Consider this: take any 6 nucleotides, peptides, or carbohydrate. 6 nucelotides could form roughly 4000 different combinations and you may be even stunned to realize that 6 peptides could give you 64 million different combinations. That's absolutely nothing compared to the carbohydrate, 6 of which could give you nearly 200,000,000,000 different combinations possible. The amount of information that carbohydrates can encode absolutely dwarfs that held within the DNA/RNA template.

Life is more than just what is in your DNA. Consider this as well. Certain mutations can be introduced that disrupt carbohydrate modifications on proteins. The proteins themselves are correctly synthesized and even still fold correctly with their aberrant glycosylation signatures. However, if you introduce this same aberrant glycosylation event into an organism it is embryologically lethal.

XRNAs are still nucleotide based. Much more info can still be encoded in a simple sugar. Life certainly is sweet.
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Old 04-25-2012, 07:32 AM
 
13,138 posts, read 37,322,013 times
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Originally Posted by uggabugga View Post
Out of all the possible molecules in the world, just two form the basis of life’s grand variety: DNA and RNA. They alone can store and pass on genetic information. Within their repetitive twists, these polymers encode the stuff of every whale, ant, flower, tree and bacterium.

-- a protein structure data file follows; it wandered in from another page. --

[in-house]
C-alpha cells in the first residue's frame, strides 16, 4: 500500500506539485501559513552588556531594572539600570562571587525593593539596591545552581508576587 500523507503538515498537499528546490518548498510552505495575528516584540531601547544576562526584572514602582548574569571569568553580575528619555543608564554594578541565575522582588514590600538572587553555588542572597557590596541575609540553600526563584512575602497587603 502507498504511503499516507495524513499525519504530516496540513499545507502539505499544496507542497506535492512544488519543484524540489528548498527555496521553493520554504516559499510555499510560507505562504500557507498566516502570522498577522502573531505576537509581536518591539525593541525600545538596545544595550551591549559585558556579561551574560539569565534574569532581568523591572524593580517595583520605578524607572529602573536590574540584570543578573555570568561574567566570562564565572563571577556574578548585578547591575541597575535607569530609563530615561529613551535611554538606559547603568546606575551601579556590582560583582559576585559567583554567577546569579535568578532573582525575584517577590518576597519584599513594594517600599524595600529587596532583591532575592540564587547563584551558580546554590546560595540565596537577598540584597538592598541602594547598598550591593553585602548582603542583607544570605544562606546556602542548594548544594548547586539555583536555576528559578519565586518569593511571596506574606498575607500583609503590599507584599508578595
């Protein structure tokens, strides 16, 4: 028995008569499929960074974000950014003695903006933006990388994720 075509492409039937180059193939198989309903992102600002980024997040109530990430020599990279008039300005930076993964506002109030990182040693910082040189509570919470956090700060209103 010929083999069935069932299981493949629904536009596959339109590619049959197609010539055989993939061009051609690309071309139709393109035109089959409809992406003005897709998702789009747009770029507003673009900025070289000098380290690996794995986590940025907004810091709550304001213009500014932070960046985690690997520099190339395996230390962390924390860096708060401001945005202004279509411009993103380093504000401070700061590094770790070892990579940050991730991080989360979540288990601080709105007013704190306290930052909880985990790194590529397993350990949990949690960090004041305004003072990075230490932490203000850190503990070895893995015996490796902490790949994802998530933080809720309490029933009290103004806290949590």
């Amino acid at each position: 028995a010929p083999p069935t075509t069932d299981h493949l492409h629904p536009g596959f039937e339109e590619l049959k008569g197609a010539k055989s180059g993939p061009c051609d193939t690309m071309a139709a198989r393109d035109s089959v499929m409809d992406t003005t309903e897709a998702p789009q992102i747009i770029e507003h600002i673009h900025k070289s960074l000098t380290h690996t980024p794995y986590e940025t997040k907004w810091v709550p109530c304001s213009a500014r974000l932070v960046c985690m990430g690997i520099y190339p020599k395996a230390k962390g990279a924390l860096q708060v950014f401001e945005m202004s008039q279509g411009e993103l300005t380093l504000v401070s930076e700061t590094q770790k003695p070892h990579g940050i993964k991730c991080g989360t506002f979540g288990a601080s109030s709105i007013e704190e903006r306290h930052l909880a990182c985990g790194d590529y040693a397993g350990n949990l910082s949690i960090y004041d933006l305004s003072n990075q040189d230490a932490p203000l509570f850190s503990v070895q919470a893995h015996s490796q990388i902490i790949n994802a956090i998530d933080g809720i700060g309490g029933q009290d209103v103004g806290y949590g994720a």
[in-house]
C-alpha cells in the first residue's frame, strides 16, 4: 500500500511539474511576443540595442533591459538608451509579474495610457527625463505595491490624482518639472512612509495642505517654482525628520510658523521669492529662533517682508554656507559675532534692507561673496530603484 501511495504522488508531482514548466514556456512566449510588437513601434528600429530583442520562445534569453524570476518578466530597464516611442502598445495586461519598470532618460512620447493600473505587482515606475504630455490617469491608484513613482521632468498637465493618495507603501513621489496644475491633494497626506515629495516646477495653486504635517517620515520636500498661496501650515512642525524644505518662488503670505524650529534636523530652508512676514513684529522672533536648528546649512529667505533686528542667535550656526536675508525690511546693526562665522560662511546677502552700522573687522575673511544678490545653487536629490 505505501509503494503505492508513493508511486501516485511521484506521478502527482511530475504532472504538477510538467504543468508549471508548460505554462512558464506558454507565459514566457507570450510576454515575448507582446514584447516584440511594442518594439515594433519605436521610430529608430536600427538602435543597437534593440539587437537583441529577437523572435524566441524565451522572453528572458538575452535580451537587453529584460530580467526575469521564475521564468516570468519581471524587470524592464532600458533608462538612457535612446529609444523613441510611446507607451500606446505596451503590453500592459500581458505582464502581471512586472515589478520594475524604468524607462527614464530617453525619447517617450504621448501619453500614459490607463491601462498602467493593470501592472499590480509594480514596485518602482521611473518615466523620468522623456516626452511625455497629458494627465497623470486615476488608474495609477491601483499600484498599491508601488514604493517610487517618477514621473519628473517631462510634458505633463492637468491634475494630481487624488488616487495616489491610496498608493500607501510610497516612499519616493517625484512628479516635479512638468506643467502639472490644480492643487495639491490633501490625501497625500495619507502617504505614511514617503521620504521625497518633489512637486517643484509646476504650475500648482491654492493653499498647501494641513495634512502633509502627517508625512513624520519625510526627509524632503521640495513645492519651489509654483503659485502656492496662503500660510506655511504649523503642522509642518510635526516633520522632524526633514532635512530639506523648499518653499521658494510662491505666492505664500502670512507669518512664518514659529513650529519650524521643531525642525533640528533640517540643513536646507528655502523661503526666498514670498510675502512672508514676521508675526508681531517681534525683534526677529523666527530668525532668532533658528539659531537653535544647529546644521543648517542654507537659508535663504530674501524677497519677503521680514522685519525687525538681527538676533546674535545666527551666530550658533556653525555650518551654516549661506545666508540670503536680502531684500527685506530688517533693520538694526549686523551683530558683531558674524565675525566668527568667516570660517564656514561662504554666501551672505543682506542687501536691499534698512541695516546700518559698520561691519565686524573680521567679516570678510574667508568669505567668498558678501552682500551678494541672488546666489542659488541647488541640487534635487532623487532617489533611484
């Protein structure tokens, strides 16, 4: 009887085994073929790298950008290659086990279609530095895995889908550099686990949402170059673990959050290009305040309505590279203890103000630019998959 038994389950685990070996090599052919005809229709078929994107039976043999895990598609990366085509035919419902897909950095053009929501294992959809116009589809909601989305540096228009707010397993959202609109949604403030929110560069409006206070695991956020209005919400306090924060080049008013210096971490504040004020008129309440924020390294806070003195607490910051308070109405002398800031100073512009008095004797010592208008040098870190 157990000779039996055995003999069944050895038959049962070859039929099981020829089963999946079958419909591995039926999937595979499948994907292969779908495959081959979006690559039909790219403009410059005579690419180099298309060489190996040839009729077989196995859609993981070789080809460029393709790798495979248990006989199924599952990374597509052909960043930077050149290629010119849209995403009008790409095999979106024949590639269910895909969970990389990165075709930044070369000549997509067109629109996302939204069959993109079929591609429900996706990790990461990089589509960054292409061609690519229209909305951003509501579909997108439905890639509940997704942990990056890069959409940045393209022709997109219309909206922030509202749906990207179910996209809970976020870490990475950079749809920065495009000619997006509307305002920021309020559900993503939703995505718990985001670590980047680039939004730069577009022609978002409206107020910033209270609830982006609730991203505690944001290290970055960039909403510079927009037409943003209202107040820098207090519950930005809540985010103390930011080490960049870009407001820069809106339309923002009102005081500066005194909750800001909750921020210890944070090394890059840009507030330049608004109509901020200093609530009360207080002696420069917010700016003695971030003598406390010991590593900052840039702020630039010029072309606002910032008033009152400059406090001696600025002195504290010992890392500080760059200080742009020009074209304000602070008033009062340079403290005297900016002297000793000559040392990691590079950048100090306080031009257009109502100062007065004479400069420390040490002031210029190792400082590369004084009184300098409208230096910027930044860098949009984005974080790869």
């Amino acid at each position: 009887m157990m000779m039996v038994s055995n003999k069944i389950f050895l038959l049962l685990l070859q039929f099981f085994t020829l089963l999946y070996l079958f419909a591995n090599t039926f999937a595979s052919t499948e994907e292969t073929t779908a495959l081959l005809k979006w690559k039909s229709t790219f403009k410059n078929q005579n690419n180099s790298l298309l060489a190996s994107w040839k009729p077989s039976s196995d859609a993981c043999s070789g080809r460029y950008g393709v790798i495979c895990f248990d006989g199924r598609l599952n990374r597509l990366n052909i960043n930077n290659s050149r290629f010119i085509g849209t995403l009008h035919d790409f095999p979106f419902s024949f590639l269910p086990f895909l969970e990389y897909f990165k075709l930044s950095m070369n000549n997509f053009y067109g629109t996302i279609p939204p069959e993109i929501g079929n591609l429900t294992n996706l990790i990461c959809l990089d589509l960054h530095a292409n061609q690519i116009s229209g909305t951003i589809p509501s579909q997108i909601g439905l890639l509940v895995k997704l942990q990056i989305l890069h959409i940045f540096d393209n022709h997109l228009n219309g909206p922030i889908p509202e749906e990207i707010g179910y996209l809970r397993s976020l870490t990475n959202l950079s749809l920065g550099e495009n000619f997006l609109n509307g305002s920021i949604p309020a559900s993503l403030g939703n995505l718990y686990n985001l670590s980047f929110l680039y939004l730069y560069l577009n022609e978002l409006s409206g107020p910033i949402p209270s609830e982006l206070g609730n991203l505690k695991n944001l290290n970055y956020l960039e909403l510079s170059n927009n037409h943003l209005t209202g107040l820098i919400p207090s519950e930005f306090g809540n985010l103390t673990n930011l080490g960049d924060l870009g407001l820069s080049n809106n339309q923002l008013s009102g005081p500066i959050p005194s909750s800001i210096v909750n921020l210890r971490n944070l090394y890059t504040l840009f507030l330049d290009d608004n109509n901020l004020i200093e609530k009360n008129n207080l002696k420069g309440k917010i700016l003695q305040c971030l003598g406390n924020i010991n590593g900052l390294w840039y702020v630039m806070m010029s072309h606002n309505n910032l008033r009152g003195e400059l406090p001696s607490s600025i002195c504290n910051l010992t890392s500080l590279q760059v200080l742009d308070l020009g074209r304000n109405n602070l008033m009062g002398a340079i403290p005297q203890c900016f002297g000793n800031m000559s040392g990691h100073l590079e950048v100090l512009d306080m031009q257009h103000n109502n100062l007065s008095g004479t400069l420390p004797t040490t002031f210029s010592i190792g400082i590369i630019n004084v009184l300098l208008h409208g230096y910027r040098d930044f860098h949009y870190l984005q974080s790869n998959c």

But even though DNA and RNA play these roles exclusively, they’re not the only molecules that can. Vitor Pinheiro from the MRC Laboratory of Molecular Biology has developed six alternative polymers called XNAs that can also store genetic information and evolve through natural selection. None of them are found in nature. They are part of a dawning era of “synthetic genetics”, which expands the chemistry of life in new uncharted directions.

Synthetic XNA molecules can evolve and store genetic information, just like DNA | Not Exactly Rocket Science | Discover Magazine

journal article: Science Magazine: Sign In
Interesting read as i've not heard of XNA's before until now
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Old 04-25-2012, 07:35 AM
 
13,138 posts, read 37,322,013 times
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Originally Posted by fibonacci View Post
False. It's a concept that the public believes, but in fact life is actually much, much, much more complicated. There's a 3rd alphabet you're missing, hell even most scientists completely neglect or ignore--the alphabet of the carbohydrate.